Cancer Prevention with Dr. Bomgaars and Dr. Shah
Cervical Cancer Awareness with Dr. Pineda and Dr. Olyejar on Sonoran Living
On Thursday, January 11, 2018, Ironwood Gynecological Oncologist Mario J. Pineda, MD, PhD and Radiation Oncologist E. Eric Olyejar, MD appeared on ABC‘s Sonoran Living to discuss Cervical Cancer. January is Cervical Cancer Month so our doctors took this opportunity to explain how to prevent this disease.
Cervical cancer is a malignant growth that starts in the cervix and is the fourth leading cause of cancer among women. The cervix is the opening of uterus by which a baby passes into the birth canal. In the United States almost 13,000 women are diagnosed and about 4,000 women will die of cervical cancer annually. The majority of women with cervical cancer are diagnosed between the ages of 20 and 50, but older women can get cervical cancer as well.
There are many risk factors for cervical cancer, but the most important one is infection with the HPV virus. Infection with HPV 16 or 18 is associated with 70% of all cervical cancers. Risk factors for HPV infection are sexual activity at a young age, multiple sexual partners, HIV infection, and immunosuppression (for example organ transplant patients). A vaccine against HPV infection is available and often recommended for adolescent girls before their first sexual encounter. Other risk factors for cervical cancer include DES exposure in utero, multiple births, cigarette smoking, and long term oral contraceptive use.
Cervical cancer typically develops slowly over time. Before the cells become cancer they undergo detectable changes including dysplasia. Screening with a PAP smear and HPV testing can detect infection and or these changes, allowing for minimally invasive treatment before a cancer is formed. The vast majority of women diagnosed with cervical cancer have not had a PAP smear in seven years or more. It is thought that if every woman had regular screening exams that we would diagnose very few cases of cervical cancer or not even at all! Most women do not develop signs of cervical cancer until it is fairly advanced. Vaginal bleeding between periods, heavy periods, and continuous periods can be some of the symptoms of cervical cancer.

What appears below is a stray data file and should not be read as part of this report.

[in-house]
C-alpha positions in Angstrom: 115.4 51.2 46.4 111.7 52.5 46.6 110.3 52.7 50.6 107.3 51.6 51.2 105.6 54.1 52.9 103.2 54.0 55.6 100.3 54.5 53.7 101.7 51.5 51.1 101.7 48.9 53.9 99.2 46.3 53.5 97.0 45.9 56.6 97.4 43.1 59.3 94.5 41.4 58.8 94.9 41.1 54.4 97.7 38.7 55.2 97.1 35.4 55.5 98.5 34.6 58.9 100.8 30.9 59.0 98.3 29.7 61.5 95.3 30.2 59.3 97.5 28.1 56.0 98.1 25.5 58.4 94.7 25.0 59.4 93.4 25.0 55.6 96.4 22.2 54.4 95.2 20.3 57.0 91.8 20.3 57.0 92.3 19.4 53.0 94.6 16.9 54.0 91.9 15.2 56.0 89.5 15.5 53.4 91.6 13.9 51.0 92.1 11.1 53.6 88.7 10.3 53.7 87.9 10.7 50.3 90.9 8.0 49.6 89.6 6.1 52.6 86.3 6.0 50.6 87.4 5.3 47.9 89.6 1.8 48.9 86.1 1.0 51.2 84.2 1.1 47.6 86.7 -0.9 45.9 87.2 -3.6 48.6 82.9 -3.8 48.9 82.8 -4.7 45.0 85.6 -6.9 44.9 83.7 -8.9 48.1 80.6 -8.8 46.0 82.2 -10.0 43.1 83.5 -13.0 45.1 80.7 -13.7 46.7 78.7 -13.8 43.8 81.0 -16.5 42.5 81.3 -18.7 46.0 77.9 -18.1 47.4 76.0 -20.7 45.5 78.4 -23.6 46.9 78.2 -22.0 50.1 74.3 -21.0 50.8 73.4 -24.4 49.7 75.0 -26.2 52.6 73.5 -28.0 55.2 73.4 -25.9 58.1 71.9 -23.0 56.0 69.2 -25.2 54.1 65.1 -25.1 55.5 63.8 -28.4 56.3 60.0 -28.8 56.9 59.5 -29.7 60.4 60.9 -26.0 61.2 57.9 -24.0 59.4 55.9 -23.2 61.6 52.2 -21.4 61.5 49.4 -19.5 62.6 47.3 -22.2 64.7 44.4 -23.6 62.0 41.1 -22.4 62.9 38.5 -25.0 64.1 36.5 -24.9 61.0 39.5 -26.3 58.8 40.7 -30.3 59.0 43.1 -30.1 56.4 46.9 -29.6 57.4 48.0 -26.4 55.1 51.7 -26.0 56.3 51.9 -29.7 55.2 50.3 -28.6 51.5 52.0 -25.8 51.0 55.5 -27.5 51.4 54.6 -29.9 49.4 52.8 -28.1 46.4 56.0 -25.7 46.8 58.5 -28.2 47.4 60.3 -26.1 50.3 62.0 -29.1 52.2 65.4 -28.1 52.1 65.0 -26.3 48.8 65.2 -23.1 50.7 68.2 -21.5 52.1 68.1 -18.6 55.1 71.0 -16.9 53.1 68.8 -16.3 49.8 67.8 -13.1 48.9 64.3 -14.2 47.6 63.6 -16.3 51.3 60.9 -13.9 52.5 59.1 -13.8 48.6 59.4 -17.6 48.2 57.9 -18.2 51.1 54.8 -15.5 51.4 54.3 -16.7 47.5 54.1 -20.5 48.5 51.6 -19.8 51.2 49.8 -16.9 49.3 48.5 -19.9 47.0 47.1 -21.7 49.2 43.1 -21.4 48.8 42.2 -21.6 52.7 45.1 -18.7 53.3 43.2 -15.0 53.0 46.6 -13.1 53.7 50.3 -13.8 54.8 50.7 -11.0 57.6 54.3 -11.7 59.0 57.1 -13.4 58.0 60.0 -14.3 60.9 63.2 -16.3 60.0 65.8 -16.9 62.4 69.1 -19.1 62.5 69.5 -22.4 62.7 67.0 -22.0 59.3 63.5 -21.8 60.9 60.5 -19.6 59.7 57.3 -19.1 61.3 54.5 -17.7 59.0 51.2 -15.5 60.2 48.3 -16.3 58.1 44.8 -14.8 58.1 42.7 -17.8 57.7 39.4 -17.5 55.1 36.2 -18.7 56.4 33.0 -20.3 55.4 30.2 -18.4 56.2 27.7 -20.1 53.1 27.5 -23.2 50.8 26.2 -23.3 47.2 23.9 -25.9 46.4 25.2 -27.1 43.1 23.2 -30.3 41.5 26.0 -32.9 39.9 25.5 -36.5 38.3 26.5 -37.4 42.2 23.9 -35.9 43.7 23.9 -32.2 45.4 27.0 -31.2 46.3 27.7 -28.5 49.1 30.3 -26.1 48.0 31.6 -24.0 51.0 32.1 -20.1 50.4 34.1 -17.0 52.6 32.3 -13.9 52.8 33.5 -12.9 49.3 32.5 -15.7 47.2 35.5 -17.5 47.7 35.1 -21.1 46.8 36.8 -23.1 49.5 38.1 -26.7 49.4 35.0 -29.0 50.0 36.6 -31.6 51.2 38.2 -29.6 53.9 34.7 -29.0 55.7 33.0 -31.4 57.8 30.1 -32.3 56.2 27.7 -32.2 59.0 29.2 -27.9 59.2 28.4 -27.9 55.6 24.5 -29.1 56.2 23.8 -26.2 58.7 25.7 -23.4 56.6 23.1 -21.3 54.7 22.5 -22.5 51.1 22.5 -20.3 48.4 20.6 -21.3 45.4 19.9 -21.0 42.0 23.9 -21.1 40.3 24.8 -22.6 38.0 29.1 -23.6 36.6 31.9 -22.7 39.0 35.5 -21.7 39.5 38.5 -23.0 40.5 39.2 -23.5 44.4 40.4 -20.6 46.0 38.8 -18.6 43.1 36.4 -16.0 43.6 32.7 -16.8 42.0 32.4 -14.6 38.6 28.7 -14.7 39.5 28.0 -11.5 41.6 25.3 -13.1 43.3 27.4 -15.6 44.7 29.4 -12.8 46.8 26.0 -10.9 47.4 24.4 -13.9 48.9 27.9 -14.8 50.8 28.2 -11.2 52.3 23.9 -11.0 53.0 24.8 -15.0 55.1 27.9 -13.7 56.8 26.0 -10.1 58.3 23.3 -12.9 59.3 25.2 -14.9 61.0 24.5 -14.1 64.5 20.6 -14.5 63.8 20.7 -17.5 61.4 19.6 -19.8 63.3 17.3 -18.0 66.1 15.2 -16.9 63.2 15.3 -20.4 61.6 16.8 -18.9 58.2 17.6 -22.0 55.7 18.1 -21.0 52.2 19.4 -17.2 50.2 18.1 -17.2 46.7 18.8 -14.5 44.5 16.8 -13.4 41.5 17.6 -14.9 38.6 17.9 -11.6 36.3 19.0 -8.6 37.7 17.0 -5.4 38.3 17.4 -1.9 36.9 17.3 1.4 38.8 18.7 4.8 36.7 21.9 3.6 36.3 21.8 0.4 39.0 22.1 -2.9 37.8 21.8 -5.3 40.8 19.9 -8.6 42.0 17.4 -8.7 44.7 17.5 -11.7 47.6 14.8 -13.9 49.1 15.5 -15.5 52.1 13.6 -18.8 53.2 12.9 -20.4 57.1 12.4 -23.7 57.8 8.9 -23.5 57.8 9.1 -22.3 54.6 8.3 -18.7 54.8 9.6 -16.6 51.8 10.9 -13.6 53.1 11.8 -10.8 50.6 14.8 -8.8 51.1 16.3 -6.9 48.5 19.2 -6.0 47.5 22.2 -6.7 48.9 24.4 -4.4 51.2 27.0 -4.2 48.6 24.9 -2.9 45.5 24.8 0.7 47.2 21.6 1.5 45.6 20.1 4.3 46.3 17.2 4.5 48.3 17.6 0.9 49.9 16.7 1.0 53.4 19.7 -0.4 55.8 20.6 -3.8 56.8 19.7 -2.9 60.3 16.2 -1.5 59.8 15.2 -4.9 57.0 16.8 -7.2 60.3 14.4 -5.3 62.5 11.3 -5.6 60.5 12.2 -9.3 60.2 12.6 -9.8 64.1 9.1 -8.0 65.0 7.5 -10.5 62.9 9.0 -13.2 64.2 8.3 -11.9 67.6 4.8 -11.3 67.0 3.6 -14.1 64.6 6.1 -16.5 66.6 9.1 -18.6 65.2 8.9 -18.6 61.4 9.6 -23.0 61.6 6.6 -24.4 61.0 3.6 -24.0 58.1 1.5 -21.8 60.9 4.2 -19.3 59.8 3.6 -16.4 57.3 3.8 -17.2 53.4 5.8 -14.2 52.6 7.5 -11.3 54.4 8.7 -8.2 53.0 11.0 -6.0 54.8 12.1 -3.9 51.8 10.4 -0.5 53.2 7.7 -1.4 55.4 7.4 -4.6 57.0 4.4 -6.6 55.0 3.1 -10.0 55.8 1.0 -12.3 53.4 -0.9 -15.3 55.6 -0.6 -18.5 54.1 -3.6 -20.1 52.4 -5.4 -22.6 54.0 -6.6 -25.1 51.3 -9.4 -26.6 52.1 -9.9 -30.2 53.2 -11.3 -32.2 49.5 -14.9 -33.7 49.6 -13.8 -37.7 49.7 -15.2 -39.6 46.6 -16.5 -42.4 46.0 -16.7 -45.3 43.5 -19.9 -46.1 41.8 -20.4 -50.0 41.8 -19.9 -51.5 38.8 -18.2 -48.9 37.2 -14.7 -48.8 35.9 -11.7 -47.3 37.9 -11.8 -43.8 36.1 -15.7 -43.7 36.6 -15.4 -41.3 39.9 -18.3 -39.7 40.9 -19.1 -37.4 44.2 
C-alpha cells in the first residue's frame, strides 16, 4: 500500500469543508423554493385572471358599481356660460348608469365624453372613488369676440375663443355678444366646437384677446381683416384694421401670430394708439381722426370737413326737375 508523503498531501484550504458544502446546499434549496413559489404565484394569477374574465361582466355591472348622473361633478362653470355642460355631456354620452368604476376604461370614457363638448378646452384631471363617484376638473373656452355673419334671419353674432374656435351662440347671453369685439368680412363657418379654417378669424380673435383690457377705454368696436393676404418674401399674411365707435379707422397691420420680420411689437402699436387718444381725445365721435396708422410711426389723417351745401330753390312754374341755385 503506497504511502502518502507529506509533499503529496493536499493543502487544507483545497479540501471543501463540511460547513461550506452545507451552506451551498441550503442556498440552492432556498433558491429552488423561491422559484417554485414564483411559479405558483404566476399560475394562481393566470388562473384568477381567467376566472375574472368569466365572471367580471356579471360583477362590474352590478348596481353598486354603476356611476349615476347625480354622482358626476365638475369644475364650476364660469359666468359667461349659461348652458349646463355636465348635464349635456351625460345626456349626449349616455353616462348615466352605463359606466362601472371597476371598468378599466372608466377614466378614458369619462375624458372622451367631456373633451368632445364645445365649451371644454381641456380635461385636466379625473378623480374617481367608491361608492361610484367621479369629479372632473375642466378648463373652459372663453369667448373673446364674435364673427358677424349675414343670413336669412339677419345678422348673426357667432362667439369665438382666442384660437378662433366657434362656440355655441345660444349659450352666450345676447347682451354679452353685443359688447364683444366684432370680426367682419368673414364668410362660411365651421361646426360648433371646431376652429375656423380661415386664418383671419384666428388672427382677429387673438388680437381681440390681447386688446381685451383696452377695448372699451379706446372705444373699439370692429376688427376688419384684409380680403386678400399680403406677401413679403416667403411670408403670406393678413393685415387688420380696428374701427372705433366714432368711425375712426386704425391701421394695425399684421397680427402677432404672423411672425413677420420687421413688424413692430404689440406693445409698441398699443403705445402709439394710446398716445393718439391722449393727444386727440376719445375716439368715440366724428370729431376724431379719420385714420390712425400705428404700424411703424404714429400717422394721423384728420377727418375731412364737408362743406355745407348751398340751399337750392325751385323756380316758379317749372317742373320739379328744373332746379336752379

Cervical cancer is staged I-IV (like most cancer) based on tumor size or invasion, lymph node involvement, or the presence or absence of metastasis. Early stage cervical cancers (Stage I and early Stage II) can be treated with surgery with our without radiation. More advance cancers (late Stage II and Stage III) are treated with radiation and chemotherapy with or without surgery. Stage IV cervical cancer is typically treated with chemotherapy alone.
To learn more about cervical cancer treatment options contact Ironwood Cancer and Research Centers by visiting http://ironwoodcrc.com/ or calling 480-821-2838.
What are you thankful for this Thanksgiving?
Ironwood Providers Dr. Bhalla and Dr. Ono Appear on ABC ‘s Sonoran Living
November is Lung Cancer Awareness Month but anytime is a good time to talk about preventing this terrible disease. Lung cancer is massive problem in healthcare. It is the most common cause of death from cancer but early diagnosis and the right treatments can make a difference.
Lung cancer starts when the cells of the lung become abnormal and begin to grow out of control. Uncontrolled growth leads to a tumor, which can spread to other areas of the body. Usually, there are no symptoms until it has grown rather significantly. It is a complex problem that should be managed by a well-experienced multi-specialty team. There are two main types of lung cancer; about 80% to 85% of lung cancers are non-small cell lung cancer (NSCLC) and about 10% to 15% are small cell lung cancer (SCLC). These types of lung cancer are treated very differently and this will explore the more common type. Adenocarcinomas, squamous cell (epidermoid) and large cell (undifferentiated) carcinomas are the major subtypes of non-small cell lung cancers which although start from different type of lung cells, are grouped together because the approach to their treatment and prognosis (outlook) are often similar.